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Robinson to offer final sermon of ’19 assembly

For the Rt. Rev. V. Gene Robinson, it doesn’t matter if someone has spent one day, one week or the entire summer at Chautauqua. The question, he said, is, “What do you leave wanting to do?”

“Jesus asked Bartimaeus, ‘What do you want me to do for you?’ ” said Robinson, vice president of religion and senior pastor at Chautauqua Institution. “The question is not as easy to answer as you think.”

ROBINSON

Robinson will preach at the 10:45 a.m. Sunday Ecumenical Service of Worship and Sermon in the Amphitheater. His sermon title will be “Oh Say Can You See?” and the Scripture text will be Mark 10:46-52, Jesus’ encounter with Bartimaeus. Maureen Rovegno, director of the Department of Religion, will serve as liturgist and Institution President Michael E. Hill will read the Scripture.

Robinson said he felt more relaxed this summer and positive about the Department of Religion program.

“Last summer, I did not know what I did not know,” he said. “This summer, there has been good anecdotal feedback about the preachers and speakers.”

The highlight, he said, was Week One’s worship services with Rabbi Sharon Brous.

“If we are going to publicize ourselves as interfaith, we must at least have a rabbi preaching,” he said. “I am delighted we did, and many people who told me they were worried about this venture told me they were wrong. One woman told me Brous had perforated every wall she put up.”

He is already looking for a rabbi to preach next summer. Robinson was also honored by the Hebrew Congregation of Chautauqua with a work of art depicting the Hall of Philosophy — a modern photograph edited in such a way that it almost looks like a painting.

“The Congregation has made a great contribution to the Institution,” he said.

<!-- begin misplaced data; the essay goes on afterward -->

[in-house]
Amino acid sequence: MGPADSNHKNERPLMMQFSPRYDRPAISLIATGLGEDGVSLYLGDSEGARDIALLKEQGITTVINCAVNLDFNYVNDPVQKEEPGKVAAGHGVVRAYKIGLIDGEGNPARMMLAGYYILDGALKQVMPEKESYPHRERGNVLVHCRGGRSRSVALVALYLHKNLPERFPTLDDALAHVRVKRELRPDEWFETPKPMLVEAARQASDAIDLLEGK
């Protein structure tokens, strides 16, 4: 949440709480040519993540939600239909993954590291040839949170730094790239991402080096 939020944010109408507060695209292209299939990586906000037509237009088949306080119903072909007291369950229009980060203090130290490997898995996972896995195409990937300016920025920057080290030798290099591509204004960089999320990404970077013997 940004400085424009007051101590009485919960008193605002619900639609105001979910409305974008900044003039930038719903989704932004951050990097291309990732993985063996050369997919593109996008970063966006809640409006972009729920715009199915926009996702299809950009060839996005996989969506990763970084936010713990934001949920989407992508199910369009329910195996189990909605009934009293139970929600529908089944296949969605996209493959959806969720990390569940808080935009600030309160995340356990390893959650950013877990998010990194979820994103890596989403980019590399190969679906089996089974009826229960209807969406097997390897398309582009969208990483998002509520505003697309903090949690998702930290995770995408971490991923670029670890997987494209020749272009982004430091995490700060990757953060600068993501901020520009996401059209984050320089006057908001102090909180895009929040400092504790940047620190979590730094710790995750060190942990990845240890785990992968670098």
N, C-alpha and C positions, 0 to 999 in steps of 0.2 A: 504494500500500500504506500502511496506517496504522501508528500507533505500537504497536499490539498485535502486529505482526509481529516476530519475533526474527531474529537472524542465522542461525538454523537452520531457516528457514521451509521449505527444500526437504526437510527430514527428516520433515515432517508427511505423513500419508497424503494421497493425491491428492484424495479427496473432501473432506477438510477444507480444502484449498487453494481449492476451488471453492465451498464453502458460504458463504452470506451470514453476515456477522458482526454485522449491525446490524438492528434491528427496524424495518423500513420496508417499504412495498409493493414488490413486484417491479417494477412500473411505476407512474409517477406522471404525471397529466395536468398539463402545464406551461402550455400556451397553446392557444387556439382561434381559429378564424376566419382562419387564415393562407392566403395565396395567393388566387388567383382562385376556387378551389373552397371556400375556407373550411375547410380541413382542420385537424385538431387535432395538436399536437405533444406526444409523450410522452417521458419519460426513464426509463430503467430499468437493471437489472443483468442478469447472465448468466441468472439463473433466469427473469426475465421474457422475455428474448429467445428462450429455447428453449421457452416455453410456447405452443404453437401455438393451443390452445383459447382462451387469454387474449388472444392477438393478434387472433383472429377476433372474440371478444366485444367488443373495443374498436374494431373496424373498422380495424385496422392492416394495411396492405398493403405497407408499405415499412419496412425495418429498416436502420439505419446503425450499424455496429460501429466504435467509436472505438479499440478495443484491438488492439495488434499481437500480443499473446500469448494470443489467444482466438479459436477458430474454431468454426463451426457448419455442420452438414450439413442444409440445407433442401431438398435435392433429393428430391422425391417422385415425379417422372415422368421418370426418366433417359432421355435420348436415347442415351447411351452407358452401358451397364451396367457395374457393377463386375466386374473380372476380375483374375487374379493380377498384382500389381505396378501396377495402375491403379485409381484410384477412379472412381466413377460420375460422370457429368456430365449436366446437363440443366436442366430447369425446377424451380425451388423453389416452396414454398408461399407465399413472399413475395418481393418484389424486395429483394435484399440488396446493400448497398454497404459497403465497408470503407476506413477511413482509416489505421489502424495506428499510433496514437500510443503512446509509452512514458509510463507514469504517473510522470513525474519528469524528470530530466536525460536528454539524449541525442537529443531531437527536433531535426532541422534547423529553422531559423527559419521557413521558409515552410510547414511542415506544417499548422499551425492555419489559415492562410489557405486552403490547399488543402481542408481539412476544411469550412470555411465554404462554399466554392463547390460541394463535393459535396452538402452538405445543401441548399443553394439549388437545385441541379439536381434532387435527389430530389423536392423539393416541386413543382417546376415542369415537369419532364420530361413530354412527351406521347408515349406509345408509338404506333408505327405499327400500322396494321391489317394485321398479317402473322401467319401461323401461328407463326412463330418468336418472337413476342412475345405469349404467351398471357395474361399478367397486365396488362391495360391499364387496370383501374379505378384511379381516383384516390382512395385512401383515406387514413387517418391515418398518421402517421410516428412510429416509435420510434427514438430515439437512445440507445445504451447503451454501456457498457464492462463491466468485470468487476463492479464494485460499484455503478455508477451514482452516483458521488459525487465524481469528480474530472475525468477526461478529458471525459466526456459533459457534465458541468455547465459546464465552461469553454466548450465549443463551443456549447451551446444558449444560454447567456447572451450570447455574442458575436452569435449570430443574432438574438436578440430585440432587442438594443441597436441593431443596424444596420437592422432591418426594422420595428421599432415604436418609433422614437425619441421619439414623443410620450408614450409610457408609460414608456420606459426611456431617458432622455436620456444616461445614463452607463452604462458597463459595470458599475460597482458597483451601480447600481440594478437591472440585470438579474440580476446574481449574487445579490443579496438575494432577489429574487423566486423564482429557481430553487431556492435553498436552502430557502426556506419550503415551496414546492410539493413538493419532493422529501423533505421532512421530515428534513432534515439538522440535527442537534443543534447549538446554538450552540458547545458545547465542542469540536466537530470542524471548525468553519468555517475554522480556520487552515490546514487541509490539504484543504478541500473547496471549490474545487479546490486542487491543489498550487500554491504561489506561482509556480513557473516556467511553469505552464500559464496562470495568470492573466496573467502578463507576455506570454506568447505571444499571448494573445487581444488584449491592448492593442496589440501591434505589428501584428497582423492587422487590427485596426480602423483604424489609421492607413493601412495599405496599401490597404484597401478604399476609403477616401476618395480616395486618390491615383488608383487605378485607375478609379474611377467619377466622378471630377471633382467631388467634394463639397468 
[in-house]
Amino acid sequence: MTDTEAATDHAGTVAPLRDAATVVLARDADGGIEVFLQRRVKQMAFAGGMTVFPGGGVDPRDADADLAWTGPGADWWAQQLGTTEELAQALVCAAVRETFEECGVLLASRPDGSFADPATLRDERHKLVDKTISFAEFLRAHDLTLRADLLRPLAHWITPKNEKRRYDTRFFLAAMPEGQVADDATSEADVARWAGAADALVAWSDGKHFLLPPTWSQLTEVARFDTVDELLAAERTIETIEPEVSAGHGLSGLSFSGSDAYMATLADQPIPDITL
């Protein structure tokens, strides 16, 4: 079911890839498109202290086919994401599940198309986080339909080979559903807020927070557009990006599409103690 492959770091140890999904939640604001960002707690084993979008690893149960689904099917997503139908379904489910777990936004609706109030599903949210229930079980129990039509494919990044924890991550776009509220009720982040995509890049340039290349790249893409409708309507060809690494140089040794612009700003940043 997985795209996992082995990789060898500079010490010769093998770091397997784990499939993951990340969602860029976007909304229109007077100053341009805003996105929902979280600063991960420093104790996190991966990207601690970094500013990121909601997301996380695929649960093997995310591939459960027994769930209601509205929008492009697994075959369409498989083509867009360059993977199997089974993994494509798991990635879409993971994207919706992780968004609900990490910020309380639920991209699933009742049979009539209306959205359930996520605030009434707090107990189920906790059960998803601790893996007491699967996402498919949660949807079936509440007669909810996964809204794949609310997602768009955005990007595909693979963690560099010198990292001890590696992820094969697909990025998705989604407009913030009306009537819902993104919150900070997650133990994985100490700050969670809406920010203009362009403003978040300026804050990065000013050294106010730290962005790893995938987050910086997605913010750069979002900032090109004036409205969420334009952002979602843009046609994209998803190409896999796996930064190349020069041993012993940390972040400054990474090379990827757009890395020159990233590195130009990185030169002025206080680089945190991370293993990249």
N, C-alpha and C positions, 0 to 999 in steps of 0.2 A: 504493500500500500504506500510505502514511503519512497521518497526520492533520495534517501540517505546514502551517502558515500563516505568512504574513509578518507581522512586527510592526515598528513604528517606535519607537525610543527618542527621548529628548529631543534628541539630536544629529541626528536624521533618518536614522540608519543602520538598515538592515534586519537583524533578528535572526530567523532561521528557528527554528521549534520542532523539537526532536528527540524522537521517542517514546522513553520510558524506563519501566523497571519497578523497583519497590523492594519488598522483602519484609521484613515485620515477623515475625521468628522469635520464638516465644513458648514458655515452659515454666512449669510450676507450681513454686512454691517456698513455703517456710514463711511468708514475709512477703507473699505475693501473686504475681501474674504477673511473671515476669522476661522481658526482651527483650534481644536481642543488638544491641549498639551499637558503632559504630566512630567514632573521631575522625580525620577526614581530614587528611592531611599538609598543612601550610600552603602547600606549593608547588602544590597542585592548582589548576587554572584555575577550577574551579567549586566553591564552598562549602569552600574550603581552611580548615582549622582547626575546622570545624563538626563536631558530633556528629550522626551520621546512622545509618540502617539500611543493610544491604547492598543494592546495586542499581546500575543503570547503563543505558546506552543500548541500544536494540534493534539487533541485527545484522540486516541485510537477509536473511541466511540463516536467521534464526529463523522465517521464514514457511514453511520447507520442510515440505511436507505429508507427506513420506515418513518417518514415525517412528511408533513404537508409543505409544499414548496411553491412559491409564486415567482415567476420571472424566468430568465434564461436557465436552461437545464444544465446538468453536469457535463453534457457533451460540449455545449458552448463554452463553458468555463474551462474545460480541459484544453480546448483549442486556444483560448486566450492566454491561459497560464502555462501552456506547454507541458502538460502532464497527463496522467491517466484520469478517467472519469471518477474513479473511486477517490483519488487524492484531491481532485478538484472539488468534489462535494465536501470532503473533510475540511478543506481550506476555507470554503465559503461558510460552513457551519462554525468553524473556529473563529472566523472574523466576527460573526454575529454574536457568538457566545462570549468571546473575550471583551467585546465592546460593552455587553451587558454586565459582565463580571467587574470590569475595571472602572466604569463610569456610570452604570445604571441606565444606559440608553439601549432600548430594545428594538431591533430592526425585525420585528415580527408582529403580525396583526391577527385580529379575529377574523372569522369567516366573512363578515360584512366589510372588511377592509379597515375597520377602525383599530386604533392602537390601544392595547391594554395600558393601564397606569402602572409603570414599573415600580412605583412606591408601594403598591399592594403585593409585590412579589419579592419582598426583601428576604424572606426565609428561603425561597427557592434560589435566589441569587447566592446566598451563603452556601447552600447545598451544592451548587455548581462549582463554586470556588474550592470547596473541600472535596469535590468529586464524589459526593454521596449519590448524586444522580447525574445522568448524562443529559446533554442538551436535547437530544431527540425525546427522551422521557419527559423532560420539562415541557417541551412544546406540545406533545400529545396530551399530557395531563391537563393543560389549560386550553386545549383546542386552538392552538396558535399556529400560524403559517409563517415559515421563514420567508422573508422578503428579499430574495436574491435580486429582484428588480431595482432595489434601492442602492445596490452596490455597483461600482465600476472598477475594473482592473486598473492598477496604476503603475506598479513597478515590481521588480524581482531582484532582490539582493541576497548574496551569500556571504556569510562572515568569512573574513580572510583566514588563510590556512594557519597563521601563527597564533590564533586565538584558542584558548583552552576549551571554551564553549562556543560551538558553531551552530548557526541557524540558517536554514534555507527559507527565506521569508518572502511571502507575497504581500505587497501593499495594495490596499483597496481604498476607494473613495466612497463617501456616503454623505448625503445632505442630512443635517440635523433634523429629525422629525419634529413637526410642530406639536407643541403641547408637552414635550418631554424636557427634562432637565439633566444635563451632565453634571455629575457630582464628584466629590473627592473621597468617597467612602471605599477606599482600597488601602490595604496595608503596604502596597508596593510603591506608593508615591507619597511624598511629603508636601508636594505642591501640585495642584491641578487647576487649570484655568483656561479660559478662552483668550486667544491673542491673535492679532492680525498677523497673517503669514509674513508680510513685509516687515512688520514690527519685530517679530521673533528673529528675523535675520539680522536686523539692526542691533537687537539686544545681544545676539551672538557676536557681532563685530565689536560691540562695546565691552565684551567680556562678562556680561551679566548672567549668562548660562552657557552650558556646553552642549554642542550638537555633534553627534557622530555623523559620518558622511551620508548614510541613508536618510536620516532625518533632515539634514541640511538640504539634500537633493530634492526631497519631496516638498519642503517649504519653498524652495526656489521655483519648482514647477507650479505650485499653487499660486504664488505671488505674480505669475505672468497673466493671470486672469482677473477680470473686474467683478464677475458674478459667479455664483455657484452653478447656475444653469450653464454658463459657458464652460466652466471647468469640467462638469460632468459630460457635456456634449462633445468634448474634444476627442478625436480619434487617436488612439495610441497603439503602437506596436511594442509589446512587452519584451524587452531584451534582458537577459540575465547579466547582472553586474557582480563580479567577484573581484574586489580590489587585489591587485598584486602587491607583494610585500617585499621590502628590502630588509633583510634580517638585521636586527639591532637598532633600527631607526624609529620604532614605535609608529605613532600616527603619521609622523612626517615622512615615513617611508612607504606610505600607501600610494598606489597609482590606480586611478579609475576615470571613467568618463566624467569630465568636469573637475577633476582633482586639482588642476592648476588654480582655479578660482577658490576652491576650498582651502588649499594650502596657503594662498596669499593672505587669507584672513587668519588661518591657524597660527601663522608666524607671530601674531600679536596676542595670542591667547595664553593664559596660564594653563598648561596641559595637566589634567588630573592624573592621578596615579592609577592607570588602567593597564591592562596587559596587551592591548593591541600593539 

Robinson began his tenure at Chautauqua Institution on Sept. 1, 2017.

He was elected Episcopal Bishop of New Hampshire in 2003, becoming the first openly gay and partnered priest to be elected bishop in historic Christendom. Despite national and international opposition and efforts to derail his consecration, Robinson was consecrated bishop and served as the ninth Episcopal Bishop of New Hampshire until his retirement in early 2013.

Since his retirement, Robinson has served as a Senior Fellow at the Center for American Progress, a progressive think tank in Washington, D.C., speaking and writing on national and international LGBTQ issues, race, poverty and immigration reform. He has been a vocal advocate for the transgender community, and in 2016 published “Transgender Welcome: A Bishop Makes the Case for Affirmation,” for the Center for American Progress, using Scripture and theology to argue for the full inclusion of transgender people in faith life and in American society.

He is also a senior fellow at the Auburn Seminary, and has been honored by every national LGBTQ organization. In 2014, Robinson was named by The Washington Post as one of the 21 most influential LGBTQ people in Washington.

Co-author of three AIDS education curricula for youth and adults, Robinson has also been an advocate for anti-racism training in the wider church. He has advocated for debt relief for the world’s most impoverished nations, lobbied for socially responsible investment within and beyond the church, and had a special ministry to those incarcerated in New Hampshire’s prisons.

He holds his Master of Divinity from General Theological Seminary, and a bachelor’s degree in American studies and history from the University of the South, Sewanee, Tennessee. In 2009, then-President-elect Barack Obama asked Robinson to offer the invocation at the opening inaugural event at the Lincoln Memorial in Washington, D.C.

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The author Mary Lee Talbot

Mary Lee Talbot writes the morning worship column. This past winter she made her acting debut as Miss Maudy in To Kill A Mockingbird at the Lucille Ball Little Theater in Jamestown. She edited the forthcoming history of the Jewish presence at Chautauqua and wrote the history of the Chapel of the Good Shepherd for its 125th anniversary this summer. She is a member of the Chautauqua Lake Central School Board and lives year-round in Chautauqua with her dog, Max.